Last Updated: February 1, 2010
Even as winter weather still lingers in some parts of the country, it's not a bad time to start budgeting for home improvements during the warmer months. Federal, and in some cases, state economic stimulus dollars are still available on a host of projects and appliances that might add value to a home and over the course of time may save money.
The bad news is that paying for these improvements may be tougher since consumer and residential lenders are being tougher on borrowers who may have spotless records but find their home values depressed to the point where they can't get financing to cover larger projects. For individuals in that situation, it may make sense to prioritize projects over a period of years and check in with a tax advisor or financial planner to get guidance on finding money and being generally careful with borrowing options.
Here are ways to prepare for these projects:
- Check those federal tax credits: The Obama Administration has extended many of the energy-related tax credits for structural projects and appliances into tax year 2010, so make sure you check the Energy Star Web site to see the latest summary of tax credits and other incentives to improve your home.
- Keep an eye on the neighbors: It never hurts to take a close look at the work other people in your immediate community are doing on their homes. It's a good way to see if there are state and local incentives for certain renovations. And on a ground level, it's a good way to see which local contractors do the best work on a particular kind of project.
- Invest in a professional home inspector: If you've owned a home for a number of years and might want to sell once home values recover, it might make sense to get a trained set of eyes on your property as a whole. A trusted realtor, bank officer or friends and colleagues who have recently bought or sold property might know the name of a certified property inspector who can issue an objective opinion on the need for structural repairs and the state of installed appliances to give you an overall priority list. This advice might cost a few hundred dollars, but they are trained to spot emergencies that should be dealt with ahead of aesthetic projects. You can also tap the inspector's knowledge of costs as well as how to solicit bids and supervise the work that's being done. Also, you may get a better view of projects you can do yourself based on your own skills.
- Do your own credit inspection: If you want to be in a better position to borrow now or in the future, keep your credit record clean and do as much as possible to lower your debt since ratings agencies are looking at overall borrowing levels more closely than ever. Start by checking your credit report — you have the right to get all three of your credit reports from Experian, TransUnion and Equifax once a year for free. You can do so by ordering them at AnnualCreditReport.com, but do so at staggered times throughout the year so you can catch potential errors in your report as they happen. Also, if you need to clean up any bad behavior — late bills or heavy credit card debt — clean it up before you wander back into the real estate market. Remember that a bad credit score can raise the total cost of your mortgage.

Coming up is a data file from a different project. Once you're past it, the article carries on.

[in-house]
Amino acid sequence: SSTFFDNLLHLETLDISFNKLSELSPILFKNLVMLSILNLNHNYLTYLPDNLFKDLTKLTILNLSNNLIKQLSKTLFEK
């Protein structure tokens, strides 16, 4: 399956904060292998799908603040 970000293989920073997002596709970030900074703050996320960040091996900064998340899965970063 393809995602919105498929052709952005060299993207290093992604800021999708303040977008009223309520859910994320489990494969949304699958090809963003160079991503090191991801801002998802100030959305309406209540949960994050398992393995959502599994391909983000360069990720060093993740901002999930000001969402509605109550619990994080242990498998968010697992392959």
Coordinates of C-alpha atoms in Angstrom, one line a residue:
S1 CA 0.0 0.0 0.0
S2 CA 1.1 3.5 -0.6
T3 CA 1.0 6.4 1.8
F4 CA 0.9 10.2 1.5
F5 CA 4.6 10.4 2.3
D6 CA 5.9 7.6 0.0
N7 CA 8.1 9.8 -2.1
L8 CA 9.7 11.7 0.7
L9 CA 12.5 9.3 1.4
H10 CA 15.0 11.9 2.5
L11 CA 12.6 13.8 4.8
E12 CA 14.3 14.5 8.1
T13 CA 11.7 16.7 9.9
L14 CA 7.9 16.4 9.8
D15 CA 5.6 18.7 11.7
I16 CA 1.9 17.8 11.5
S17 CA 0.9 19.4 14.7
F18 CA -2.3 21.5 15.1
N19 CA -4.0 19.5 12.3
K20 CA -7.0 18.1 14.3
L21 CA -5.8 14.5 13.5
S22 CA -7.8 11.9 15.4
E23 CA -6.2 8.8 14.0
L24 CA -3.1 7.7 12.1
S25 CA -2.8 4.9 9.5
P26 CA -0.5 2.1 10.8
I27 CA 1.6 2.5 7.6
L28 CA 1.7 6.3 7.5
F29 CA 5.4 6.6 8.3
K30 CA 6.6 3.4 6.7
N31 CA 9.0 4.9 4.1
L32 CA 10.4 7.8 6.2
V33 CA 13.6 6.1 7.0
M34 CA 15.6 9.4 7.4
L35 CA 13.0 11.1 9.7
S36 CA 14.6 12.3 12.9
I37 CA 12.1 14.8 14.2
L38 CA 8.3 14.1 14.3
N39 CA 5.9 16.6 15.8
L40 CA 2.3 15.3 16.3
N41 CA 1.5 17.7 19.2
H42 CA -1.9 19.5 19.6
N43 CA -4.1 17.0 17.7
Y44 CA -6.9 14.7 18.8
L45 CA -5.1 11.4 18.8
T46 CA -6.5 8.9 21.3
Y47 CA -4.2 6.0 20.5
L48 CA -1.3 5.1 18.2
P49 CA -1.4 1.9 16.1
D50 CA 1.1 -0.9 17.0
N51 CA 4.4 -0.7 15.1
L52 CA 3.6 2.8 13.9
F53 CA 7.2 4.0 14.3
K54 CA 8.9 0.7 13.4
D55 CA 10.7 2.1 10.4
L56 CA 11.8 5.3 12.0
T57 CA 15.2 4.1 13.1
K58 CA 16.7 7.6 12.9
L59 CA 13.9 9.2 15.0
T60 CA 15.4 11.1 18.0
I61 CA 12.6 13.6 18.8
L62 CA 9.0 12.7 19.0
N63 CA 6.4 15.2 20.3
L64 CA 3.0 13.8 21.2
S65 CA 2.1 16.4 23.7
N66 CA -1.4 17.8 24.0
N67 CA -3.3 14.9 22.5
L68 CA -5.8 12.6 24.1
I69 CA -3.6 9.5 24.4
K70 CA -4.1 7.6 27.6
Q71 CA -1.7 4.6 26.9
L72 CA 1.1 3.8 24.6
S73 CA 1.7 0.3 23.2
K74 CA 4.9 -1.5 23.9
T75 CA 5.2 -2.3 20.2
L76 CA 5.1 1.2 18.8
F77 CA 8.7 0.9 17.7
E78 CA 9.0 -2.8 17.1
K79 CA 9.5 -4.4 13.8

Check those federal tax credits:
- Measure the payoff of various projects: During the housing boom, people thought virtually any renovation would offer big returns. That wasn't true then, and it's particularly untrue now. Take the time to figure out what renovations have the best chance for return on investment now — read Remodeling magazine's annual Cost vs. Value online report and check project cost averages for your region of the country. Just keep in mind that the days of reaping big profits from renovations are over for now. Renovate because it's going to bring a practical benefit, not a windfall.
- Focus on your property taxes: Many homeowners are getting two particularly bad pieces of news these days. First, that home values have fallen and they might owe more than their homes are worth. Second, that cash-strapped communities aren't rushing to lower taxes based on that loss of value. That means homeowners will need to go on the defensive — it's time to learn how to appeal your property taxes if you have never done so. Also, once is not enough — get in the habit of appealing every time you're reassessed.
- Don't forget to deduct applicable sales tax: If sales tax was imposed on a major renovation or if your state or locality imposes a general sales tax on the sale of a home or the cost of a substantial addition or major renovation, you might be able to deduct it. This alternative is particularly valuable in low-tax states, and the sales tax paid on the purchase of some large items including the purchase of a home or major addition can be added to the table amounts.
- Make sure your renovation makes your home salable: A discussion with a real estate agent or someone familiar with the value of improvements in your immediate neighborhood can tell you what will add to value or take it away. For instance, a big addition can take away from the value of a home if it's not aesthetically in tune with the rest of the neighborhood. Obviously, any renovation that keeps your house on the market longer better be worth it now because it might damage your sales prospects later.